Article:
Legal positivism

DOI: 10.4324/9780415249126-T008-1
Version: v1,  Published online: 1998
Retrieved April 22, 2021, from

3. Positivism versus legal realism

Discussion about the nature of legal ‘reality’, the role of language in legal analysis, and the issues of value-freedom are illuminated by considering the legal realist perspective (see Legal realism). This discussion shows another essential aspect of legal positivism. As the name suggests, realists strive to attain the underlying reality of law which, they say, is hidden and distorted by other approaches, such as positivism or naturalism. The European legal realists share with analytical legal positivists the idea that law is language (see §2). Both also accept that, if it is true that legal rules are language, it is also a language that is often ‘misspoken’, so far as official legal rules (especially statutory law) are concerned. However, they draw different conclusions from this fact based on different ideas as to how a language should be described.

The situation here is similar to that of a natural language where the official grammar and lexicon are significantly detached from the living spoken tongue. Positivists could then be compared to the members of a purist academy who, while well aware of how the language is being used, nevertheless maintain that this is not how the language is, but only the way it is (mis)spoken, and that the task of the linguists – by analogy, the positivist legal philosopher – is to tell how a language is correctly spoken and to describe the rules which make up such a language. By contrast, the legal realists are like those linguists who maintain that the only reality of a language is the actual practice of speech; that linguistic rules are, at most, a useful device for summing up these practices and instances of actual use in so far as they are inferred or induced from actual practice. As for the British positivists, while H.L.A. Hart may, at first sight, seem immune from this criticism, most realists are unhappy with his notion that the single legal rule need not be socially effective, provided it belongs to a legal system (see below) which on the whole is effective (see Hart, H.L.A.). Hart’s critics say that this means taking into account lawyers’ image of the law as an ordered whole, rather than the often disordered reality of the law itself. They would also add that all forms of normative grammar are prescription rather than empirical description. Hence the charge that contemporary legal positivists are engaged in surreptitiously upholding official state law.

In the empiricist, language-conscious framework in which this debate is taking place today, the realist attitude looks more attractive. Before reaching this conclusion, however, a key question needs to be considered. The discussion between realists and positivists can be whittled down to the following: how far is knowing what the law is, different from knowing what the law is for its ‘speakers’? To make sense of the ideal of the rule of law, how far should we be able to distinguish what the law says from what (some) people believe it says? In other words, can we say that the intellectual practices of lawyers are a set of cognitive activities with an objective content rather than superstitious beliefs with a hidden social function?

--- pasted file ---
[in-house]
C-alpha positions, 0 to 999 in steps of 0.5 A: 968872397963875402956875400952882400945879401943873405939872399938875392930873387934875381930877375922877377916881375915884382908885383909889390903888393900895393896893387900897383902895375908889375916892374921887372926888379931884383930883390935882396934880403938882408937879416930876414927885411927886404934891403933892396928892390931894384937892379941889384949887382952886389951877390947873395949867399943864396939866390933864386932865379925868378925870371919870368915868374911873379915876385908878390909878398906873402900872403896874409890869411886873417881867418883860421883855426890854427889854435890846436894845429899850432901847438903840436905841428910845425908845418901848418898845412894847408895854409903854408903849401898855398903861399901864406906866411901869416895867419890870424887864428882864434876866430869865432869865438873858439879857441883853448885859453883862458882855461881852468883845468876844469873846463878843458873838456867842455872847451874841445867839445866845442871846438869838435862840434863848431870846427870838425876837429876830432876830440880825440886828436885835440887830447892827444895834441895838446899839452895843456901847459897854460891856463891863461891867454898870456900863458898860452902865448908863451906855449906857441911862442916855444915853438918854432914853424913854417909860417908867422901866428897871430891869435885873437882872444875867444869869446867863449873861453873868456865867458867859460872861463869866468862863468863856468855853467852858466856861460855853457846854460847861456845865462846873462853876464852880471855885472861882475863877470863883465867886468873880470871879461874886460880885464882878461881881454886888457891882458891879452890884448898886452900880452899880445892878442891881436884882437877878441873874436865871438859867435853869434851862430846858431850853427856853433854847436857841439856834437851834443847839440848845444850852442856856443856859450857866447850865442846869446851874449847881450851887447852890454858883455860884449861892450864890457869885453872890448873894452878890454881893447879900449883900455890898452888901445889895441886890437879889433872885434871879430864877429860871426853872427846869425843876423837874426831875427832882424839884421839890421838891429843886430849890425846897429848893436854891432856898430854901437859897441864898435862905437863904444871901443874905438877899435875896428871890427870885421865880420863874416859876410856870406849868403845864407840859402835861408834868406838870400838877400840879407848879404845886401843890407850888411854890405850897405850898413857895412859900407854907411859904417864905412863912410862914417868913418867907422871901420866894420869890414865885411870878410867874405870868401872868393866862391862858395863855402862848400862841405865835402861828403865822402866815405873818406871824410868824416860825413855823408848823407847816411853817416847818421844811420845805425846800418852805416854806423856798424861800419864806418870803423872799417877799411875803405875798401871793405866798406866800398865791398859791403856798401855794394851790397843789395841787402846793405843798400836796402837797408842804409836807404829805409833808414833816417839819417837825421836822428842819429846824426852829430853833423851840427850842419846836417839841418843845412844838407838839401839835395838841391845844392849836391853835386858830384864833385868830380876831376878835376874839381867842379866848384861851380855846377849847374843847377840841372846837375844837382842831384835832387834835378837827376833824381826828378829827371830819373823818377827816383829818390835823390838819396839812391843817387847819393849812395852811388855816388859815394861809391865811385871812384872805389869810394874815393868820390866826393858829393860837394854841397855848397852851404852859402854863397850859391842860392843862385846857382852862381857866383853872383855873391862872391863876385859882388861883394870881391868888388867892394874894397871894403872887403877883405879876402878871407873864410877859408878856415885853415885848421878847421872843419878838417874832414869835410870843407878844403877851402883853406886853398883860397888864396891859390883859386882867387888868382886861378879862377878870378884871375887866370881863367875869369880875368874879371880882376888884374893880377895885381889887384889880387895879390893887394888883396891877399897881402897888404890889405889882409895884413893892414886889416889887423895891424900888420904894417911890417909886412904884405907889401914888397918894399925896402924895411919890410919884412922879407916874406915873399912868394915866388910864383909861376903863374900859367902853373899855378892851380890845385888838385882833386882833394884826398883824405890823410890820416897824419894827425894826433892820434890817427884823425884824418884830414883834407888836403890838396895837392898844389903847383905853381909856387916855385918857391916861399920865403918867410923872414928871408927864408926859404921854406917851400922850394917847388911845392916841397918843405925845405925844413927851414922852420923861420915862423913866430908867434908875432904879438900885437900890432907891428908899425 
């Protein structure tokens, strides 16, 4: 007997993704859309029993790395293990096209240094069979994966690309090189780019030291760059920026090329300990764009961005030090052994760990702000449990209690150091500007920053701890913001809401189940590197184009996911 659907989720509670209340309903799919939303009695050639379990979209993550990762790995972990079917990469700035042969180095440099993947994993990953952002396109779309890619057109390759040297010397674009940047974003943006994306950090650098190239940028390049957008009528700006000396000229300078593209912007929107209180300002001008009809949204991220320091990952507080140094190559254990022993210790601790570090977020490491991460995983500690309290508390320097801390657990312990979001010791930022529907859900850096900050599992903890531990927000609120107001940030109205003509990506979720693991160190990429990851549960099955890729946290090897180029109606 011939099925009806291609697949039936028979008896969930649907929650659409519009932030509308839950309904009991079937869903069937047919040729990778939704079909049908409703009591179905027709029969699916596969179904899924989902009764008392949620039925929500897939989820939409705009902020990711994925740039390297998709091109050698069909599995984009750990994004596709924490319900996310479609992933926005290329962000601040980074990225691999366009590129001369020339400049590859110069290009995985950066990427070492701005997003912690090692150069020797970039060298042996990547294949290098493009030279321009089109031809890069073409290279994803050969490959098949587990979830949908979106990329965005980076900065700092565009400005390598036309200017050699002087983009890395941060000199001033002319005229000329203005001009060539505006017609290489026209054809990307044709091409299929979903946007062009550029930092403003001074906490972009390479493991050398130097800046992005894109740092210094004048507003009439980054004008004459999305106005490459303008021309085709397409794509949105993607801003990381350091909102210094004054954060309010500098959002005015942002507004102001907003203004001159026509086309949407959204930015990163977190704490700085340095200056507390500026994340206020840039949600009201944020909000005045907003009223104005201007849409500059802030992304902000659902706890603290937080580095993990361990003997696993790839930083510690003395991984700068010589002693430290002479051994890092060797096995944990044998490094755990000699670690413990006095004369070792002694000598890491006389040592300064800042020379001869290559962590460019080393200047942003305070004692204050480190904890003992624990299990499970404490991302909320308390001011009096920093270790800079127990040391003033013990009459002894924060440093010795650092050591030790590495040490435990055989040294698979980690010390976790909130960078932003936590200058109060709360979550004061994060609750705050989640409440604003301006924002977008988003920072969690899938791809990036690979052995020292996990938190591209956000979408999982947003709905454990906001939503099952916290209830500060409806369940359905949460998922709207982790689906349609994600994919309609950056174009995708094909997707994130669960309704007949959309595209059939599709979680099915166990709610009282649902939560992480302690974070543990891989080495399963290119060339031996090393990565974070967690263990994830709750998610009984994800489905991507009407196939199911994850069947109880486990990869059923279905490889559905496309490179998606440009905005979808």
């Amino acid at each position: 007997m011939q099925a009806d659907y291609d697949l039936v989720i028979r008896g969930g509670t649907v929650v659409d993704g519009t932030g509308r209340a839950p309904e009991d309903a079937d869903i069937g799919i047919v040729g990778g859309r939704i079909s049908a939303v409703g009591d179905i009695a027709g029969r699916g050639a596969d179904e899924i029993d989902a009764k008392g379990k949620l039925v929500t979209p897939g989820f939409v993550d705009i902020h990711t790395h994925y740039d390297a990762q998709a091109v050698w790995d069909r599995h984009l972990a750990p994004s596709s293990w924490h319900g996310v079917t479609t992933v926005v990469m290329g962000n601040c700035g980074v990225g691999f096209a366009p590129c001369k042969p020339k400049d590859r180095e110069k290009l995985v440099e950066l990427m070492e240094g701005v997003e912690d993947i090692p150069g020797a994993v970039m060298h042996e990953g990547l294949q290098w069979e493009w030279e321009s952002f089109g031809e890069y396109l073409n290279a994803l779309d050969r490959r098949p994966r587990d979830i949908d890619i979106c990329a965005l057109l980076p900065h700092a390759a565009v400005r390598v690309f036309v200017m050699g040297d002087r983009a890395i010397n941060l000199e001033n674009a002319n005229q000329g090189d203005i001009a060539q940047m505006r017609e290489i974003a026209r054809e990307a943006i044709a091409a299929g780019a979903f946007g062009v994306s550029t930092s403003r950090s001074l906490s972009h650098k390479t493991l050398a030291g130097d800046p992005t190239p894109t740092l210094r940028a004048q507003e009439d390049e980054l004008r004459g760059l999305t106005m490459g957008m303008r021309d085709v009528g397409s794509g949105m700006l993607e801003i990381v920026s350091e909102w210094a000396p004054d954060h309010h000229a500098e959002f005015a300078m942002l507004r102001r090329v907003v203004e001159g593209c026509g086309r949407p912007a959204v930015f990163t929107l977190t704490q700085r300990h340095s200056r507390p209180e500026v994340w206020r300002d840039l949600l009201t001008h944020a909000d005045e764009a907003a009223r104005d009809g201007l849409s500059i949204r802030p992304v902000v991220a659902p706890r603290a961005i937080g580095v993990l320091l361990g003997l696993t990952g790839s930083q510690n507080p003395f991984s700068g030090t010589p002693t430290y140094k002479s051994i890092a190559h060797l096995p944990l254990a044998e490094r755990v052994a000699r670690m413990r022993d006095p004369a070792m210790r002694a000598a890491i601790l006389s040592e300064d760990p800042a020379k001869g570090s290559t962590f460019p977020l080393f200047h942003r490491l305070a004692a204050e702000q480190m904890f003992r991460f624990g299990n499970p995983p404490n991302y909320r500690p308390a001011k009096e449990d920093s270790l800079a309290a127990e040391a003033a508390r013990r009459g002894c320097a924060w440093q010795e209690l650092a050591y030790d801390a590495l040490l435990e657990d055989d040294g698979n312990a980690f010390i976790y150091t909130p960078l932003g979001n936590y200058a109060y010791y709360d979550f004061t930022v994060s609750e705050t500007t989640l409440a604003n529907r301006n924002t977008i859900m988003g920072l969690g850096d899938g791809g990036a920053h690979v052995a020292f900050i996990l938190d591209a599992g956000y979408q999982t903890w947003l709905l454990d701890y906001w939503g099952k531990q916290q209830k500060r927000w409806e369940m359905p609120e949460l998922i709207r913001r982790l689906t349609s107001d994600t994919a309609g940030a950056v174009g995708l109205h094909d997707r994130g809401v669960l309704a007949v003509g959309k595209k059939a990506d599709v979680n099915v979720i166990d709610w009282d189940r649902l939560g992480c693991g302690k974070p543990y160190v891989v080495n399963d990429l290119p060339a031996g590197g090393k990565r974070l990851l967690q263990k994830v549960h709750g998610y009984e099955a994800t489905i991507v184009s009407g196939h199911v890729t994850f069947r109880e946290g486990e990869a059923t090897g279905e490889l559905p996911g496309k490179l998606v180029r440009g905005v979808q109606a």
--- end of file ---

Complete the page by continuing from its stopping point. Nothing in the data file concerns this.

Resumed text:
The European realists thus also take effectiveness as the criterion of law but define that in terms of actual use. They maintain that a value-free and scientific approach to law should take into account all and only the effective legal rules, be they in the official book or not, as extracted by means of the punctual observation of legal practice. While no positivist will deny that such an enterprise is legitimate, albeit very ambitious, they will, however, call it the sociology of law. Moreover positivists would insist that jurists, legal officials, as such, need a different kind of knowledge of legal rules, which is what Kelsen called ‘normative science’ and Hart an approach ‘from the internal point of view’. They will need to know what certain rules prescribe not in order to predict legal behaviour, but in order to know how they should behave, in case they accept them. In fact, it could be argued that neither the realistic nor the positivistic accounts of law offer a genuinely sociological empirical explanation, even though both contain some essential reference to social reality. The realist will describe all and only the legal rules which are effective with judges, the positivist will take into account only those legal systems which are effective as a whole, disregarding the fact that some rules exist only ‘on paper’.

Citing this article:
Jori, Mario. Positivism versus legal realism. Legal positivism, 1998, doi:10.4324/9780415249126-T008-1. Routledge Encyclopedia of Philosophy, Taylor and Francis,
Copyright © 1998-2021 Routledge.

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